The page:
The Jacobs School of Medicine and Biomedical Sciences is among 72 sites nationwide that are recruiting patients for a 12-week, randomized, placebo-controlled drug trial for the first treatment designed to benefit patients with mild-to-moderate Lewy body dementia (LBD).
After Alzheimer’s disease, LBD and related Parkinson’s disease dementia (PDD) are some of the most common types of dementia affecting older adults; but they are severely understudied.
While LBD patients are often prescribed medications that treat psychosis and Alzheimer’s disease, there are no medications designed specifically to treat LBD.
Eli Lilly and Company has launched a clinical trial in hopes of changing that.
“Participating in this trial could help push this drug more quickly through the pipeline,” says Kinga Szigeti, MD, PhD, associate professor of neurology, who is principal investigator at UB.
LBD and PDD affect an estimated 1.4 million Americans. The condition often occurs after a patient has been diagnosed with Parkinson’s disease, the symptoms of which often begin with the inability to control movements but then progress to affect cognition.
In LBD, cognitive decline is the first symptom, frequently followed by Parkinsonian features. Both diseases are characterized by abnormal protein deposits called alpha-synuclein, which form Lewy bodies in the neurons.
A key distinction between PDD and most other kinds of dementia are the neuropsychiatric symptoms that can occur — such as hallucinations and Capgras delusion or “impostor syndrome” — where patients believe that a loved one has been replaced by an identical impostor.
“The neuropsychiatric symptoms can make this kind of dementia much more challenging for families to deal with than Alzheimer’s disease,” Szigeti says.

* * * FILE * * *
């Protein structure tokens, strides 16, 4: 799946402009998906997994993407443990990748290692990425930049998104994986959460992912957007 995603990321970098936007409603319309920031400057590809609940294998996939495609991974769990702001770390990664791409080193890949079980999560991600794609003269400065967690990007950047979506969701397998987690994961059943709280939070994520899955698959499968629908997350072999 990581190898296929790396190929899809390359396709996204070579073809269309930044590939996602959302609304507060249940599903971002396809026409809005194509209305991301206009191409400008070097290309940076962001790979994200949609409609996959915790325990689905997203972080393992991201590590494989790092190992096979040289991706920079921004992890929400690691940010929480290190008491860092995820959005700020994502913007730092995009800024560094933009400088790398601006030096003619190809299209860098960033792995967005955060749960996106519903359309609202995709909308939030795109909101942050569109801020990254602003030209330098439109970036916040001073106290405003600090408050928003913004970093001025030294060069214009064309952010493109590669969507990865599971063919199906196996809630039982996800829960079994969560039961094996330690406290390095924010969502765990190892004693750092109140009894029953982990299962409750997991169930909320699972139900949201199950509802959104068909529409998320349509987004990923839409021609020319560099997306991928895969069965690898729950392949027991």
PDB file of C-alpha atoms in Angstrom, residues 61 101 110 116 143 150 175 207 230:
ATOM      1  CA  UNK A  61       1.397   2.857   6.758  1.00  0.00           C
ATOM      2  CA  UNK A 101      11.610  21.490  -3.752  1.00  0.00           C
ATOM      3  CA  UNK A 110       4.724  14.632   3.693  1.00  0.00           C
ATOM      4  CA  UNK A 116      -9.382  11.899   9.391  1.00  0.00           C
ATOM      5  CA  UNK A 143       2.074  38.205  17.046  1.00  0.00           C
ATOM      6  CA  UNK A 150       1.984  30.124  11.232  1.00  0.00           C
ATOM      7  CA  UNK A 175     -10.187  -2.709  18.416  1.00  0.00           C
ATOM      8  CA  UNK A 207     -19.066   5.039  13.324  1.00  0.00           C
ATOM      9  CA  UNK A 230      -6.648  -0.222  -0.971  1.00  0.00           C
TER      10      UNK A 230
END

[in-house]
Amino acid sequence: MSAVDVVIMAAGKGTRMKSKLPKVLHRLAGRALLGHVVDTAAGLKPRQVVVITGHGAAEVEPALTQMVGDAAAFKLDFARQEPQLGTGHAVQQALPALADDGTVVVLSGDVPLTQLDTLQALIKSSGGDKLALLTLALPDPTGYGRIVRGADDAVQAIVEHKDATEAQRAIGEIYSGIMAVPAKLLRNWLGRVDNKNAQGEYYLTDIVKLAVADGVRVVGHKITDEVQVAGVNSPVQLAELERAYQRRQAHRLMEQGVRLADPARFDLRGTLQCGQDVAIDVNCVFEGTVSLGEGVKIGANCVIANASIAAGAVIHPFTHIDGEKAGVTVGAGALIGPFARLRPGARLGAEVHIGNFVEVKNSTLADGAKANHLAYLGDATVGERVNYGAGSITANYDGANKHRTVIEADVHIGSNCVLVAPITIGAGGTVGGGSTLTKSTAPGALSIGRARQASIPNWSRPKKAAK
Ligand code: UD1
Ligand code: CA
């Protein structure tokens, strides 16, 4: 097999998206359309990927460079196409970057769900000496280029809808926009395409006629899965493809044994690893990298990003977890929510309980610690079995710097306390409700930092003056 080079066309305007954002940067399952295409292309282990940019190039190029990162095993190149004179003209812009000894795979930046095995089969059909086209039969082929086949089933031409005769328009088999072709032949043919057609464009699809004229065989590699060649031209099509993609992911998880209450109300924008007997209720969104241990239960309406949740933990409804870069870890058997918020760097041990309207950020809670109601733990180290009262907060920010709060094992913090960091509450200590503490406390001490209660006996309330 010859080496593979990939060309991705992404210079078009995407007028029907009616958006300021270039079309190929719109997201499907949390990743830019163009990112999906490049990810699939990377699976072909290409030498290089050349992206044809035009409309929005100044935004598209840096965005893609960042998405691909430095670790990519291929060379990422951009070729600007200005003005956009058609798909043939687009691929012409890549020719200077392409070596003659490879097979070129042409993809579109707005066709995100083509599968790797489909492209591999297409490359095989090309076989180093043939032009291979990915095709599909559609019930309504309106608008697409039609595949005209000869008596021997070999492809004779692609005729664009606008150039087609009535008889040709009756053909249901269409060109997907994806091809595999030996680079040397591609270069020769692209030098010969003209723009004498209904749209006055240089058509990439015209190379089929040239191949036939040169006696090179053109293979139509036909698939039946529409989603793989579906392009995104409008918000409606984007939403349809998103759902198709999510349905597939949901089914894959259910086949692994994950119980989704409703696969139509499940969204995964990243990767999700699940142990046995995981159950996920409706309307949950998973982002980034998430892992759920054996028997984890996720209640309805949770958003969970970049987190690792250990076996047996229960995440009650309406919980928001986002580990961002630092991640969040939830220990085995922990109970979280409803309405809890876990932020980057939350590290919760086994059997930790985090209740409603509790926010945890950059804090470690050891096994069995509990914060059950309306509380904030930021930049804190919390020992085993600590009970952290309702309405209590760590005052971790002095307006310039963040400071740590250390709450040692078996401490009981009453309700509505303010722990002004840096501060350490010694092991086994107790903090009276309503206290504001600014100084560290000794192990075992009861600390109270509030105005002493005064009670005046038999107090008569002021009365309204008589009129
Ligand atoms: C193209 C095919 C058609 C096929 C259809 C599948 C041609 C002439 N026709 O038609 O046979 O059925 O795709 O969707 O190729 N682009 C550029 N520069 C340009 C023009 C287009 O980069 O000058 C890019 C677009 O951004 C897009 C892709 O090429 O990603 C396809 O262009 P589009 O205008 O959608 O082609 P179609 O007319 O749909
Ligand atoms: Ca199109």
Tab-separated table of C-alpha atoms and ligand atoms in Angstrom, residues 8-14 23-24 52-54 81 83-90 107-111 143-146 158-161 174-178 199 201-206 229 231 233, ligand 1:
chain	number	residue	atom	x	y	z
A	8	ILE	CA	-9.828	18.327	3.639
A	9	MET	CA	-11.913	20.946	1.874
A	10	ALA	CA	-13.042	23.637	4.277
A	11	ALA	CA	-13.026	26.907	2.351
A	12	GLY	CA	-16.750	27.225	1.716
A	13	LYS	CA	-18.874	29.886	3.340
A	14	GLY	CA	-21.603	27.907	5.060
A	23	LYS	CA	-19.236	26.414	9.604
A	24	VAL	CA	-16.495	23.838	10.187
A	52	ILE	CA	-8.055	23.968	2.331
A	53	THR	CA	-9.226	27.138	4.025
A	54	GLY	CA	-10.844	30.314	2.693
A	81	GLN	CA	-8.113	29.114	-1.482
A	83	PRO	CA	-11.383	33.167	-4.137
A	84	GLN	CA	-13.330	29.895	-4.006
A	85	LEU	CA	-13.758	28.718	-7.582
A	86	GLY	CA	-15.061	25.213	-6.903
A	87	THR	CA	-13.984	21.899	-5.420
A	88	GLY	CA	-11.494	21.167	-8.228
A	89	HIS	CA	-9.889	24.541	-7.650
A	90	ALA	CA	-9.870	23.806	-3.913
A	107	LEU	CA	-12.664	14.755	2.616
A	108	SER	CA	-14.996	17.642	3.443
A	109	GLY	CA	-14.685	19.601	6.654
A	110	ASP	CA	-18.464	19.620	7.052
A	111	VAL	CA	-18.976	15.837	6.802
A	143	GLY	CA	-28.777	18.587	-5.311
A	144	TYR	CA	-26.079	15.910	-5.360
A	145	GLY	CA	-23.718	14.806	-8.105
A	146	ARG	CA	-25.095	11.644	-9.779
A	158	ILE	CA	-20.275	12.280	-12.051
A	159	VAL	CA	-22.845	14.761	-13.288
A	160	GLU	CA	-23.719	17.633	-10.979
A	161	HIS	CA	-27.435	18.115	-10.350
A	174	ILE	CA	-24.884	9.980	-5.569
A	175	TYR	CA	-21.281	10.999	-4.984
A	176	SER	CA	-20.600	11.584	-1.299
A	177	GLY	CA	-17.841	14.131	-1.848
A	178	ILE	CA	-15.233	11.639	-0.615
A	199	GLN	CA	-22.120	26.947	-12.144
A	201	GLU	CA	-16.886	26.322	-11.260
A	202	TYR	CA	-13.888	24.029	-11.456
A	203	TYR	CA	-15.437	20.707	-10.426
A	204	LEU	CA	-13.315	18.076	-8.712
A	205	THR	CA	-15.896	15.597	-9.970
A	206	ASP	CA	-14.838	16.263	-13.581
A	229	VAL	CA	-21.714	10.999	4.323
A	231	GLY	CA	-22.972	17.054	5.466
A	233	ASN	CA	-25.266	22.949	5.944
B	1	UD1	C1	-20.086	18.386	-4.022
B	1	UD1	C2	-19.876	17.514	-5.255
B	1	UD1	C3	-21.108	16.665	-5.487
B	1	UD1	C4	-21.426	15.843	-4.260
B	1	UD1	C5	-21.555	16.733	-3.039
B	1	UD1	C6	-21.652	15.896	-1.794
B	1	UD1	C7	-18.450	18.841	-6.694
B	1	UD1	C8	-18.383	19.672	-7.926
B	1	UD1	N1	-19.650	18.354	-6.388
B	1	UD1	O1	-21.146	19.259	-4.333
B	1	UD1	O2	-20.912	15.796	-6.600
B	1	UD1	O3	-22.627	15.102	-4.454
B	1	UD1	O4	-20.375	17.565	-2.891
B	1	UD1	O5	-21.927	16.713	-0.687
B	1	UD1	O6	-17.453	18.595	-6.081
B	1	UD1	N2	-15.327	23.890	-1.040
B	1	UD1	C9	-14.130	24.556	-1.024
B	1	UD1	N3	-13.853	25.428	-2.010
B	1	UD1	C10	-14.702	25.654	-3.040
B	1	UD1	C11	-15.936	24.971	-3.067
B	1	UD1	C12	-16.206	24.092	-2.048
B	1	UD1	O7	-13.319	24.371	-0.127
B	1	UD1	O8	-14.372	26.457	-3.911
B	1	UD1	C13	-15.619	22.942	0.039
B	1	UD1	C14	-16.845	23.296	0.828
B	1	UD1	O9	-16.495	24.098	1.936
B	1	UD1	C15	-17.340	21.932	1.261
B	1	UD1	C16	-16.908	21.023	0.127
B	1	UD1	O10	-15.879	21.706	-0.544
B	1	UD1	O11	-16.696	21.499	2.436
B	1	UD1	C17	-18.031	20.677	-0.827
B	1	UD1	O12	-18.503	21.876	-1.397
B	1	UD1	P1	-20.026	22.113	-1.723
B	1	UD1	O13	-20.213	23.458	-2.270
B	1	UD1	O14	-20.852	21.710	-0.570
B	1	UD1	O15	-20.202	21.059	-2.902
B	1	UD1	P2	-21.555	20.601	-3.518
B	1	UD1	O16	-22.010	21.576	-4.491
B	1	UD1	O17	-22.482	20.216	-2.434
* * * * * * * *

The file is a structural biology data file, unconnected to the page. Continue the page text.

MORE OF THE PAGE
PDD symptoms also include a tendency to sleep for long periods at a time, sometimes 14-16 hours per day.
“Sleeping so much can cause patients to lose muscle mass, becoming more frail and more prone to infection,” Szigeti explains. “Changes in the nervous system can lead to an unhealthy drop in blood pressure and patients become more prone to falls.”
For these reasons, she notes, patients with this kind of dementia have a lifespan that is much shorter than for Alzheimer’s patients.
“Lewy body dementia has been very understudied in clinical trials,” Szigeti says.
While some medications used to treat psychosis can mitigate certain aspects of LBD, many of them also increase the risk of stroke or even death.
“For that reason, many patients and their families feel they have no options,” Szigeti says. “They find themselves between a rock and a hard place.”
But now, Western New York patients have an opportunity to participate in the first clinical trial to test a medication for LBD at the Jacobs School.
The advantage of the new drug — known as LY3154207 — is that it has a novel mechanism of action on dopamine, the brain chemical that Parkinson’s disease rapidly depletes.
The drug was designed to maximize the brain’s response to the remaining dopamine, therefore improving cognition, motor function and boosting wakefulness. It is taken in pill form.
“We are for the first time offering hope to these patients and their families, and an opportunity to participate in this trial,” Szigeti says.
Interested patients will be seen at UBMD Neurology, where Szigeti is director of its Alzheimer’s Disease and Memory Disorders Center.